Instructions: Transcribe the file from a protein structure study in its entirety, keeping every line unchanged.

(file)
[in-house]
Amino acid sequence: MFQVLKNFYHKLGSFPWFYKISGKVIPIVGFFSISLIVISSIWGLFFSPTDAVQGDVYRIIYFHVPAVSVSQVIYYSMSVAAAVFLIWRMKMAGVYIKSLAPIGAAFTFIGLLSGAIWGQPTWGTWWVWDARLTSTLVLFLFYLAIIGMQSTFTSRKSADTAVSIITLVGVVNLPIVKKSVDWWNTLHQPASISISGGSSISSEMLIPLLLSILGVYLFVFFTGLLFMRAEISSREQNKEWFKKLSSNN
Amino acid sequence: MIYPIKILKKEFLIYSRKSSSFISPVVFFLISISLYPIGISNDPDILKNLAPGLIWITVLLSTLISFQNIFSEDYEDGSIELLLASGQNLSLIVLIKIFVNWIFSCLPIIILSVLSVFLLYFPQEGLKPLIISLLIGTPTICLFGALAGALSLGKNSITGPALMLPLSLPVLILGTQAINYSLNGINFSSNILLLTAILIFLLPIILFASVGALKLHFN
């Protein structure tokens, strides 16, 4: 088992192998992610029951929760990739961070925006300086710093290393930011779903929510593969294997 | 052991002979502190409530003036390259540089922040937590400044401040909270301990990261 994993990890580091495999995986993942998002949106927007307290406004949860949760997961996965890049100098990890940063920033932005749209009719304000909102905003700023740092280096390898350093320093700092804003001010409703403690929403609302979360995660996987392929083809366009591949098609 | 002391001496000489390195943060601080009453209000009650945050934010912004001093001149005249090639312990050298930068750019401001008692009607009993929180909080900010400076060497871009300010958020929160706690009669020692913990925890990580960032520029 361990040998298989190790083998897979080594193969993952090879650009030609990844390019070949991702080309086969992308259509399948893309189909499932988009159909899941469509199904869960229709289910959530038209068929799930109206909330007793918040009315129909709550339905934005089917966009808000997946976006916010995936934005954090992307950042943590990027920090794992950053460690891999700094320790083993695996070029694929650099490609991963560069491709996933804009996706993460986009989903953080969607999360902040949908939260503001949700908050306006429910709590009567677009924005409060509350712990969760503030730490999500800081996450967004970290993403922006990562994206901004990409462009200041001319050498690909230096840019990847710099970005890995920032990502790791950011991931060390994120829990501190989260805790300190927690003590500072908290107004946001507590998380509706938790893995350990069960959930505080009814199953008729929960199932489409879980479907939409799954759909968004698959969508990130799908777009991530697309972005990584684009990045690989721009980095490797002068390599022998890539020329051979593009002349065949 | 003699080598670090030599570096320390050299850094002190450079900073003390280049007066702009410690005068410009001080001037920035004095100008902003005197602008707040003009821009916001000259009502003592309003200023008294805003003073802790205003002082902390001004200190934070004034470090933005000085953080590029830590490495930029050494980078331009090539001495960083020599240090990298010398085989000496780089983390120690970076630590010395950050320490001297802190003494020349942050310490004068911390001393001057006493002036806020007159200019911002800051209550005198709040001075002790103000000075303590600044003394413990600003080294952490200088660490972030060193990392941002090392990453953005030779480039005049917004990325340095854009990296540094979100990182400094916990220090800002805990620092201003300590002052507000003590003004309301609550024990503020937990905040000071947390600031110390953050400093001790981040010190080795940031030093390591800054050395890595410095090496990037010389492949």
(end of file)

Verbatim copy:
[in-house]
Amino acid sequence: MFQVLKNFYHKLGSFPWFYKISGKVIPIVGFFSISLIVISSIWGLFFSPTDAVQGDVYRIIYFHVPAVSVSQVIYYSMSVAAAVFLIWRMKMAGVYIKSLAPIGAAFTFIGLLSGAIWGQPTWGTWWVWDARLTSTLVLFLFYLAIIGMQSTFTSRKSADTAVSIITLVGVVNLPIVKKSVDWWNTLHQPASISISGGSSISSEMLIPLLLSILGVYLFVFFTGLLFMRAEISSREQNKEWFKKLSSNN
Amino acid sequence: MIYPIKILKKEFLIYSRKSSSFISPVVFFLISISLYPIGISNDPDILKNLAPGLIWITVLLSTLISFQNIFSEDYEDGSIELLLASGQNLSLIVLIKIFVNWIFSCLPIIILSVLSVFLLYFPQEGLKPLIISLLIGTPTICLFGALAGALSLGKNSITGPALMLPLSLPVLILGTQAINYSLNGINFSSNILLLTAILIFLLPIILFASVGALKLHFN
């Protein structure tokens, strides 16, 4: 088992192998992610029951929760990739961070925006300086710093290393930011779903929510593969294997 | 052991002979502190409530003036390259540089922040937590400044401040909270301990990261 994993990890580091495999995986993942998002949106927007307290406004949860949760997961996965890049100098990890940063920033932005749209009719304000909102905003700023740092280096390898350093320093700092804003001010409703403690929403609302979360995660996987392929083809366009591949098609 | 002391001496000489390195943060601080009453209000009650945050934010912004001093001149005249090639312990050298930068750019401001008692009607009993929180909080900010400076060497871009300010958020929160706690009669020692913990925890990580960032520029 361990040998298989190790083998897979080594193969993952090879650009030609990844390019070949991702080309086969992308259509399948893309189909499932988009159909899941469509199904869960229709289910959530038209068929799930109206909330007793918040009315129909709550339905934005089917966009808000997946976006916010995936934005954090992307950042943590990027920090794992950053460690891999700094320790083993695996070029694929650099490609991963560069491709996933804009996706993460986009989903953080969607999360902040949908939260503001949700908050306006429910709590009567677009924005409060509350712990969760503030730490999500800081996450967004970290993403922006990562994206901004990409462009200041001319050498690909230096840019990847710099970005890995920032990502790791950011991931060390994120829990501190989260805790300190927690003590500072908290107004946001507590998380509706938790893995350990069960959930505080009814199953008729929960199932489409879980479907939409799954759909968004698959969508990130799908777009991530697309972005990584684009990045690989721009980095490797002068390599022998890539020329051979593009002349065949 | 003699080598670090030599570096320390050299850094002190450079900073003390280049007066702009410690005068410009001080001037920035004095100008902003005197602008707040003009821009916001000259009502003592309003200023008294805003003073802790205003002082902390001004200190934070004034470090933005000085953080590029830590490495930029050494980078331009090539001495960083020599240090990298010398085989000496780089983390120690970076630590010395950050320490001297802190003494020349942050310490004068911390001393001057006493002036806020007159200019911002800051209550005198709040001075002790103000000075303590600044003394413990600003080294952490200088660490972030060193990392941002090392990453953005030779480039005049917004990325340095854009990296540094979100990182400094916990220090800002805990620092201003300590002052507000003590003004309301609550024990503020937990905040000071947390600031110390953050400093001790981040010190080795940031030093390591800054050395890595410095090496990037010389492949």